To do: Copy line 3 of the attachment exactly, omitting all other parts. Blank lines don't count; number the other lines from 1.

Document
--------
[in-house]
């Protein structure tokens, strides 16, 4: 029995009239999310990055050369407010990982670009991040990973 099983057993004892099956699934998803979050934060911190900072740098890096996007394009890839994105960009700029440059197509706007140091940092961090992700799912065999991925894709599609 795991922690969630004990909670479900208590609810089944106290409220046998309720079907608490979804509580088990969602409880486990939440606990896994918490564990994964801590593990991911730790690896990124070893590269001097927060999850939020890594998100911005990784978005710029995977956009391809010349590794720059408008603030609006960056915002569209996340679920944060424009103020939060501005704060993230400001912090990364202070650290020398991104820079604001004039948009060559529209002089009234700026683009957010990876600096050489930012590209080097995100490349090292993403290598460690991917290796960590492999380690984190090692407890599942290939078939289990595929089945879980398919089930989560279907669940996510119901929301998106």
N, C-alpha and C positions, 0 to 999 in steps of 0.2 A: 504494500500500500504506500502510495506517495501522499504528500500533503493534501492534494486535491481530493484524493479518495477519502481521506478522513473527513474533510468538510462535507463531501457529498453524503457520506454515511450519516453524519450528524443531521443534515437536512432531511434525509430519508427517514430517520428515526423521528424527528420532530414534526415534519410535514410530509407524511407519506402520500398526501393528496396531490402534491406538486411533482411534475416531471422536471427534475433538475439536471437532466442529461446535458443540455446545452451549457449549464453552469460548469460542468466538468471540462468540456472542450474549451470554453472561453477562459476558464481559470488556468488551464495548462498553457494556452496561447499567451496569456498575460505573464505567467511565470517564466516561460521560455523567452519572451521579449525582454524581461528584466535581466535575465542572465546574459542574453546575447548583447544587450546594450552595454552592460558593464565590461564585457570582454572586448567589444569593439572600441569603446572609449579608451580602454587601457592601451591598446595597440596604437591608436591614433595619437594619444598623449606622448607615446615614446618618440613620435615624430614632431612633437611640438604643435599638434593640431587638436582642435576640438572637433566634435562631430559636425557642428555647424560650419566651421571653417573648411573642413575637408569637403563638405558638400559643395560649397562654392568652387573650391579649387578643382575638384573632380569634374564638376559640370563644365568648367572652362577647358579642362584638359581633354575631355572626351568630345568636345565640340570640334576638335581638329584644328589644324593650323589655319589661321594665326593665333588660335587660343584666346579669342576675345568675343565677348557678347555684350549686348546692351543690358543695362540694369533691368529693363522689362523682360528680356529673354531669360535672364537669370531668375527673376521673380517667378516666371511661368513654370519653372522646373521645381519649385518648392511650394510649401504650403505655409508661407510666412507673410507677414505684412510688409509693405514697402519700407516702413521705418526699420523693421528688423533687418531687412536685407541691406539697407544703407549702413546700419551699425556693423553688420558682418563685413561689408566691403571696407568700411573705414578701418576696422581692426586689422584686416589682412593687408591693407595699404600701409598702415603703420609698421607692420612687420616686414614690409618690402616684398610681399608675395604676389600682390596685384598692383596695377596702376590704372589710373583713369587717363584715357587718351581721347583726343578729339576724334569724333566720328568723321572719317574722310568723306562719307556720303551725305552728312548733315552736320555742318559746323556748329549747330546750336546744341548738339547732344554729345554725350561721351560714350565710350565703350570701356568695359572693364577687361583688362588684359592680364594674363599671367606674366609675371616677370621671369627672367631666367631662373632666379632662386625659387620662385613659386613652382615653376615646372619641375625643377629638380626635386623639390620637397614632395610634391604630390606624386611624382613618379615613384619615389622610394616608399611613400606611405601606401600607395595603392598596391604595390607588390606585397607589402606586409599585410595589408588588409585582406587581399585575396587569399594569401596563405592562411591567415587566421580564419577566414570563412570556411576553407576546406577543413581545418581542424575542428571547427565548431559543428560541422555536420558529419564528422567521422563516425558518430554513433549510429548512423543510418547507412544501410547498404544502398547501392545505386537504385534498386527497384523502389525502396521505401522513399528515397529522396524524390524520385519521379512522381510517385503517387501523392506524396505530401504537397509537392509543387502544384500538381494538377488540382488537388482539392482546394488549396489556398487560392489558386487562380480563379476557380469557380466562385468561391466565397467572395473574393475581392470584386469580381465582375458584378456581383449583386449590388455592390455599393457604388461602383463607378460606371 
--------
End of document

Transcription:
N, C-alpha and C positions, 0 to 999 in steps of 0.2 A: 504494500500500500504506500502510495506517495501522499504528500500533503493534501492534494486535491481530493484524493479518495477519502481521506478522513473527513474533510468538510462535507463531501457529498453524503457520506454515511450519516453524519450528524443531521443534515437536512432531511434525509430519508427517514430517520428515526423521528424527528420532530414534526415534519410535514410530509407524511407519506402520500398526501393528496396531490402534491406538486411533482411534475416531471422536471427534475433538475439536471437532466442529461446535458443540455446545452451549457449549464453552469460548469460542468466538468471540462468540456472542450474549451470554453472561453477562459476558464481559470488556468488551464495548462498553457494556452496561447499567451496569456498575460505573464505567467511565470517564466516561460521560455523567452519572451521579449525582454524581461528584466535581466535575465542572465546574459542574453546575447548583447544587450546594450552595454552592460558593464565590461564585457570582454572586448567589444569593439572600441569603446572609449579608451580602454587601457592601451591598446595597440596604437591608436591614433595619437594619444598623449606622448607615446615614446618618440613620435615624430614632431612633437611640438604643435599638434593640431587638436582642435576640438572637433566634435562631430559636425557642428555647424560650419566651421571653417573648411573642413575637408569637403563638405558638400559643395560649397562654392568652387573650391579649387578643382575638384573632380569634374564638376559640370563644365568648367572652362577647358579642362584638359581633354575631355572626351568630345568636345565640340570640334576638335581638329584644328589644324593650323589655319589661321594665326593665333588660335587660343584666346579669342576675345568675343565677348557678347555684350549686348546692351543690358543695362540694369533691368529693363522689362523682360528680356529673354531669360535672364537669370531668375527673376521673380517667378516666371511661368513654370519653372522646373521645381519649385518648392511650394510649401504650403505655409508661407510666412507673410507677414505684412510688409509693405514697402519700407516702413521705418526699420523693421528688423533687418531687412536685407541691406539697407544703407549702413546700419551699425556693423553688420558682418563685413561689408566691403571696407568700411573705414578701418576696422581692426586689422584686416589682412593687408591693407595699404600701409598702415603703420609698421607692420612687420616686414614690409618690402616684398610681399608675395604676389600682390596685384598692383596695377596702376590704372589710373583713369587717363584715357587718351581721347583726343578729339576724334569724333566720328568723321572719317574722310568723306562719307556720303551725305552728312548733315552736320555742318559746323556748329549747330546750336546744341548738339547732344554729345554725350561721351560714350565710350565703350570701356568695359572693364577687361583688362588684359592680364594674363599671367606674366609675371616677370621671369627672367631666367631662373632666379632662386625659387620662385613659386613652382615653376615646372619641375625643377629638380626635386623639390620637397614632395610634391604630390606624386611624382613618379615613384619615389622610394616608399611613400606611405601606401600607395595603392598596391604595390607588390606585397607589402606586409599585410595589408588588409585582406587581399585575396587569399594569401596563405592562411591567415587566421580564419577566414570563412570556411576553407576546406577543413581545418581542424575542428571547427565548431559543428560541422555536420558529419564528422567521422563516425558518430554513433549510429548512423543510418547507412544501410547498404544502398547501392545505386537504385534498386527497384523502389525502396521505401522513399528515397529522396524524390524520385519521379512522381510517385503517387501523392506524396505530401504537397509537392509543387502544384500538381494538377488540382488537388482539392482546394488549396489556398487560392489558386487562380480563379476557380469557380466562385468561391466565397467572395473574393475581392470584386469580381465582375458584378456581383449583386449590388455592390455599393457604388461602383463607378460606371 